Rising Interest Rates Make Private Mortgage Notes More Attractive and Dividend Stocks Less Appealing

In a recent column by Wallace Witkowski, a news editor for MarketWatch, a unit of The Wall Street Journal, it was detailed how investors are fleeing stocks that pay dividends due to rising interest rates.Private Mortgage Notes  In his excellent piece, "Why dividend yield stocks are getting dumped," Witkowski reports that, "Dividend rich stocks have lost their luster as Treasury yields have jumped, leaving cyclical sectors like banks and tech to do the bull market's heavy lifting."

 Long story short: When interest rates rise it becomes a "bull market" for private mortgage notes!

Private mortgage notes are the financing provided by an individual or group of investors to the borrowing party that wants to buy property.  An investor can either lend money for a defined real estate transaction or participate with others in a consortium.  By working with a syndicate of private mortgage note investors, there is more diversity in the portfolio of loans.

When interest rates rise, so do mortgage rates.  That is why stocks in the housing sector were hit hard in recent market action, along with the dividend equities that Witkowski wrote about in his article.  But rising interest rates mean that those providing private mortgages can increase the rate they charge, and thus the profits from the loan.  

This is a huge advantage of investing in private mortgage notes rather than dividend-paying stocks: rising interest rates benefit the owners of private mortgage notes.

There is another major feature of private mortgage notes that increase the allure as an investment: flexibility.  As the terms are worked out between the parties, those financing a private mortgage note can set the deal so that it meet their needs and responds to changing personal and evolving market conditions.  By contrast, the dividend from a stock is contingent on the action of the management of the company.  It can be reduced or omitted totally.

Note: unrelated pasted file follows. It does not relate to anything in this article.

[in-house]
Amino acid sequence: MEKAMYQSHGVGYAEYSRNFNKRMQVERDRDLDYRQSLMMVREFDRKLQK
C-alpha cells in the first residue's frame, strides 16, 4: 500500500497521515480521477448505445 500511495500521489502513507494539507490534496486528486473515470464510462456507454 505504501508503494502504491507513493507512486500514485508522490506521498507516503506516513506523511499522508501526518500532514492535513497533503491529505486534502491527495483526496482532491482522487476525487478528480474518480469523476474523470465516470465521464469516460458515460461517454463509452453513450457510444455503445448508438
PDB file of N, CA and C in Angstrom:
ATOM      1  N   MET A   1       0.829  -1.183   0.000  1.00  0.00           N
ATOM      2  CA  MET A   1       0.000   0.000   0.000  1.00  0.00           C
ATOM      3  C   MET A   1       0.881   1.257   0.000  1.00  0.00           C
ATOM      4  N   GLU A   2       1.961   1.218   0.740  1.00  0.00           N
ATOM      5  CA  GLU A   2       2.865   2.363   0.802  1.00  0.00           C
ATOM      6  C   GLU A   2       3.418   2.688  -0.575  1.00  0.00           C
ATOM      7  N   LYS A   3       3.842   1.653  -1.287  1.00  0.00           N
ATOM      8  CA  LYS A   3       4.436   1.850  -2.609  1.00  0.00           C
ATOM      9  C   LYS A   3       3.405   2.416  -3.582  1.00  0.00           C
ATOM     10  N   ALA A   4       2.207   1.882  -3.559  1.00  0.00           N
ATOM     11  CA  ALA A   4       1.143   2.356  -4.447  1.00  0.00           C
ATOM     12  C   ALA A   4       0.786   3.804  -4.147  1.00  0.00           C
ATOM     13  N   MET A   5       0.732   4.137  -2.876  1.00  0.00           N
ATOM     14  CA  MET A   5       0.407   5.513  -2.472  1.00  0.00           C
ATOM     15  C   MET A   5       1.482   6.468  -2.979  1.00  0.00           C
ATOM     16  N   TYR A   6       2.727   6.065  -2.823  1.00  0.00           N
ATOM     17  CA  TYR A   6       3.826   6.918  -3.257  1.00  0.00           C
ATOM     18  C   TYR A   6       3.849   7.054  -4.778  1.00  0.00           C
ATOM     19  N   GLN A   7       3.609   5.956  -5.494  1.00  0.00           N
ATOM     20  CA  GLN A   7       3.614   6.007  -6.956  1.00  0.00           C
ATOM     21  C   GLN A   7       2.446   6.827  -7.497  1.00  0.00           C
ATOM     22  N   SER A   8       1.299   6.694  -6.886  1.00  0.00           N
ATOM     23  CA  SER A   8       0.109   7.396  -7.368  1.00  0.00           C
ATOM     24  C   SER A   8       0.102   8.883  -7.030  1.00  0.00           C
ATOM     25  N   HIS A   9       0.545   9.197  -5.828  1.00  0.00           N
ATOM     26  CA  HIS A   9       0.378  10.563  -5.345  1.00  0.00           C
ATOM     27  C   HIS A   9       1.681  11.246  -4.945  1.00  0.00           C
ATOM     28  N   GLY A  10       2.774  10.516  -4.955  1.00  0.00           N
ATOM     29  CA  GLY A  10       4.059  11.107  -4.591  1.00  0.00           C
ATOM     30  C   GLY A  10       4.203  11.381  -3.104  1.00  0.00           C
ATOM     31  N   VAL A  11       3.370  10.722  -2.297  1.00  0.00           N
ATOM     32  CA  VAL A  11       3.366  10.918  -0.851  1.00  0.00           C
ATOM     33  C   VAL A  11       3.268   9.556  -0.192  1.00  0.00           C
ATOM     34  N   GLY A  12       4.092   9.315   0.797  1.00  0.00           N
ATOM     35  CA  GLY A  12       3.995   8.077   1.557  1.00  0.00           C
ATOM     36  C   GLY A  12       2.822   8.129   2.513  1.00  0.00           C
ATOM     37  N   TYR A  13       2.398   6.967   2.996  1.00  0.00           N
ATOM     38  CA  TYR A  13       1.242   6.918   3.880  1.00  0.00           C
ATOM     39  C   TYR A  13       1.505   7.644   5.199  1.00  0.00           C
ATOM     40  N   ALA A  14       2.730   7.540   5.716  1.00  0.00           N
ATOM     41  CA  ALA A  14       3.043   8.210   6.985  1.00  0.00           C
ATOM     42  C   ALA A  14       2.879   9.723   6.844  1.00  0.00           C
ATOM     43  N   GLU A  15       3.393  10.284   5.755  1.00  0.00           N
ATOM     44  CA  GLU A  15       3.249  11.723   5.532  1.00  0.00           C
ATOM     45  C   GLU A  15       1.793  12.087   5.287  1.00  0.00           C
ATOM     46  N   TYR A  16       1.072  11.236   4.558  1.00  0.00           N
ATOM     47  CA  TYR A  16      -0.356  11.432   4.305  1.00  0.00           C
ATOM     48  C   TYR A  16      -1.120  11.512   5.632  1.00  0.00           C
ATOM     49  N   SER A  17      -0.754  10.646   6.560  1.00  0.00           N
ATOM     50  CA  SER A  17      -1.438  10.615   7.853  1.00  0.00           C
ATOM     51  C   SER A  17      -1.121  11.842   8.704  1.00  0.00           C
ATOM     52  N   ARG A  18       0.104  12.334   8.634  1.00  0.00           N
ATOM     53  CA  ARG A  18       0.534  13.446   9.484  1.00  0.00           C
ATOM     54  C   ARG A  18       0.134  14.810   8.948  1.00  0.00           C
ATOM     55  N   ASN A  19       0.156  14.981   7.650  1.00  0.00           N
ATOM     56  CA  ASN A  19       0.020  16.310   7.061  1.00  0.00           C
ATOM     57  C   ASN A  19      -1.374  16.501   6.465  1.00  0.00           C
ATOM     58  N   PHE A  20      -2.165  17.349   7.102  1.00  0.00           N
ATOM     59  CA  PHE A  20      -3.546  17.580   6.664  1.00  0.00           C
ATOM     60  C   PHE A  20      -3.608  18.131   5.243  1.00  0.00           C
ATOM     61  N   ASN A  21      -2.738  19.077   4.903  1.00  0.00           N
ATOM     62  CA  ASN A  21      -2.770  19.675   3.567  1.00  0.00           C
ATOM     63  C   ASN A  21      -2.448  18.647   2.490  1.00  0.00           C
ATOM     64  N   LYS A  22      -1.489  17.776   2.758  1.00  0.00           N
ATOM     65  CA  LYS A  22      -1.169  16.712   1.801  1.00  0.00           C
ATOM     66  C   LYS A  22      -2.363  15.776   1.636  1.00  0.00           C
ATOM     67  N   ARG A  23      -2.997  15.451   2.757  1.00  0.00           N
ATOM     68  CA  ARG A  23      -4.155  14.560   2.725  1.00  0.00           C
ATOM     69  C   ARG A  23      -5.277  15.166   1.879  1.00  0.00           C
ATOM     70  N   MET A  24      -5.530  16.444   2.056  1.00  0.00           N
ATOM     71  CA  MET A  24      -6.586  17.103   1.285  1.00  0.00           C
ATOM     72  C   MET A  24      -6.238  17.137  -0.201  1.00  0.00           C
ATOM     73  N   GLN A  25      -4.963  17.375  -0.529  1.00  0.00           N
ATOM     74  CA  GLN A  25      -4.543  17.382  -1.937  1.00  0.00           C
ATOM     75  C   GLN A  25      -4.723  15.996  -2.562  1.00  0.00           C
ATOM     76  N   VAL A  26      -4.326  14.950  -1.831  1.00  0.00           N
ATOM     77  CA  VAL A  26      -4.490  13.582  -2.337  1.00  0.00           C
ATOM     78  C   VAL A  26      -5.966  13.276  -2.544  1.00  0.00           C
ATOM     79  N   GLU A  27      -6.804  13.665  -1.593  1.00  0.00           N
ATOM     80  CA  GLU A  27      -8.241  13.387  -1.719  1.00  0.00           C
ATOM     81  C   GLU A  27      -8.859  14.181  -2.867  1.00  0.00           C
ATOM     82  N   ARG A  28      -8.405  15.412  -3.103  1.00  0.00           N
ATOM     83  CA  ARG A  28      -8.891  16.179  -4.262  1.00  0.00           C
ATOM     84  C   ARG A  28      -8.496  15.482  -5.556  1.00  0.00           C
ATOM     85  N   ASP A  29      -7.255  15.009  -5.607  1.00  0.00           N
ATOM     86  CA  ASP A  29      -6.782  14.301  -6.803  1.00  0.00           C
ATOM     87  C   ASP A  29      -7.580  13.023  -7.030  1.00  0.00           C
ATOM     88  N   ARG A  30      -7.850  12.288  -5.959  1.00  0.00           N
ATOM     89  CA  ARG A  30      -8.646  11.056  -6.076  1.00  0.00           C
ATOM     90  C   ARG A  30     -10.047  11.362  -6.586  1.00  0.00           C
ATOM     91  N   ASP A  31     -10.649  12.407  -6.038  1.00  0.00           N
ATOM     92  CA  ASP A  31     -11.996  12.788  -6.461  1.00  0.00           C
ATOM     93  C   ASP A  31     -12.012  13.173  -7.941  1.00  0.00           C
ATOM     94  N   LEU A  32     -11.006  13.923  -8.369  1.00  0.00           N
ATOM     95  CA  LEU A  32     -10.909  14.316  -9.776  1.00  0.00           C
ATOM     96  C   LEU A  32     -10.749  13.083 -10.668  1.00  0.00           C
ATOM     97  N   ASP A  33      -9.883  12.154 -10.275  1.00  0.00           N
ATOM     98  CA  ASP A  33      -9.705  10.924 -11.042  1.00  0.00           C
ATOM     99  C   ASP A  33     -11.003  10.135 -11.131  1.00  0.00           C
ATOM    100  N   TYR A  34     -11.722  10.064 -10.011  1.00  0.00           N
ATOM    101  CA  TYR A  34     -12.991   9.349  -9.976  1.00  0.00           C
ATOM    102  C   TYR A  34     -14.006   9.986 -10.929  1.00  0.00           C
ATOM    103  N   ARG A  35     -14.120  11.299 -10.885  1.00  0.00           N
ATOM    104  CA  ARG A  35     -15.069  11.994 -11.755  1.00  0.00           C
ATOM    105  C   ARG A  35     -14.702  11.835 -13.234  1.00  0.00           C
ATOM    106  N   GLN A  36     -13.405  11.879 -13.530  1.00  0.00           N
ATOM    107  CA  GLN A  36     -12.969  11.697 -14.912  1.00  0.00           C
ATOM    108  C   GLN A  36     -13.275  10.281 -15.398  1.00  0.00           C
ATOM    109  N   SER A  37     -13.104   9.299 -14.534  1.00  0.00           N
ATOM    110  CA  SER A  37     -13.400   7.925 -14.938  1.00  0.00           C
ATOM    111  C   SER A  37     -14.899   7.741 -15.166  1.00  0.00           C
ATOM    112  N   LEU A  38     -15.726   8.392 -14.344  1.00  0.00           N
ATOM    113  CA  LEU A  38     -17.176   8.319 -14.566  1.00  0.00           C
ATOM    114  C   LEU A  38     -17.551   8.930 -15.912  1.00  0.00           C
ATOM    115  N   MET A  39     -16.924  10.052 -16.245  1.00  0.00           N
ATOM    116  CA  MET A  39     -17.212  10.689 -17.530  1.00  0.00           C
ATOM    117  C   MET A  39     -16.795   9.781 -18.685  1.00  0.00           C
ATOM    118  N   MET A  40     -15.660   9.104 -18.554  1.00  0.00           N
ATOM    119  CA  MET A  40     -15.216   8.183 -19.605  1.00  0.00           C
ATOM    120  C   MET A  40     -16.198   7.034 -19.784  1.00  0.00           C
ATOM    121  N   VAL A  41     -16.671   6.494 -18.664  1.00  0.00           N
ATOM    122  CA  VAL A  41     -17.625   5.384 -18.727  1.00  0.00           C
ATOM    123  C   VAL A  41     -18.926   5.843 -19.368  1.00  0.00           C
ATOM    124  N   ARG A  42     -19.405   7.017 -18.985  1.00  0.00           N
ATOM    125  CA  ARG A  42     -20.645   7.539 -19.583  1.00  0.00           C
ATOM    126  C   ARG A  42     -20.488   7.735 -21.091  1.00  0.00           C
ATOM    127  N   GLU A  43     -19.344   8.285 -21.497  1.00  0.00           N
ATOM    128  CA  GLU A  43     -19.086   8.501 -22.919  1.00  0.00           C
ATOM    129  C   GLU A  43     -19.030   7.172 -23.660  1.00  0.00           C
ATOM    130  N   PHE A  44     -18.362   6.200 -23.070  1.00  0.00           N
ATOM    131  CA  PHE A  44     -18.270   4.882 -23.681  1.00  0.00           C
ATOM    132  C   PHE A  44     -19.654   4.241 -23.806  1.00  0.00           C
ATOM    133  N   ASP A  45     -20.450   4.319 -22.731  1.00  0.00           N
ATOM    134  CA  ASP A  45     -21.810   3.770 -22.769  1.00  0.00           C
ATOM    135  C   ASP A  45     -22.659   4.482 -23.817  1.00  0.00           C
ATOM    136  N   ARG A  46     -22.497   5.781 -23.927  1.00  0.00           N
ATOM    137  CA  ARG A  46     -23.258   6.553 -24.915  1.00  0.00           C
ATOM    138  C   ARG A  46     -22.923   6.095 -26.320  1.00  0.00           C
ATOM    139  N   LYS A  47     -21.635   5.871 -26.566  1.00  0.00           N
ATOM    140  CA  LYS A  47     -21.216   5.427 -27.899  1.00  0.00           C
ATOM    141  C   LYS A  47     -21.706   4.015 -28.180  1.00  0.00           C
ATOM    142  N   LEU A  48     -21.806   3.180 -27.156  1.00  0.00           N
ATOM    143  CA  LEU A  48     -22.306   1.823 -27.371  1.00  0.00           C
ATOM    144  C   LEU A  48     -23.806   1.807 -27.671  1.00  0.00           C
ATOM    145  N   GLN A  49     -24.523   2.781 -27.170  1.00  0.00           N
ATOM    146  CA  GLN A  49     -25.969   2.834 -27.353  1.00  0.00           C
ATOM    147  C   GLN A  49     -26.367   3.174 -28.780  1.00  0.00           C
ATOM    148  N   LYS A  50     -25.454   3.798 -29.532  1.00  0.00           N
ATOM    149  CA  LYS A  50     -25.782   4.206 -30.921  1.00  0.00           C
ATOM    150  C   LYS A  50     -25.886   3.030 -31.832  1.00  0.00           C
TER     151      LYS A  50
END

But a private mortgage note can have the interest rate based on Treasury Bond yields, for example, so that it rises along with those securities.  There can obviously be a floor rate to protect the investor.  If the party funding the private mortgage note wants to participate in rising property values, there can be a provision allowing for equity participation.  If the lender wants the money in a chunk down the road, there can be a balloon payment clause.  These are all terms that can be agreed to be the parties to the transaction.

For those just looking for yield, there is no comparison between private mortgage notes and dividend-paying stocks.

At present, the average dividend yield for member company of the Standard & Poor's 500 Index is around 2%.  Shaun Cohen, President of Equity Finance, the funding unit of EquityBuild, a real estate investment firm, reports that private mortgage notes have returned an average of 12% for its portfolio.  Historically, real estate has created about 90% over the world's millionaires over the last two centuries.  Over the course of The Great Recession when stocks and bonds plunged in value, rental income actually rose in the United States.  Properly structured, private mortgage notes can benefit the lender, no matter what the prevailing economic conditions.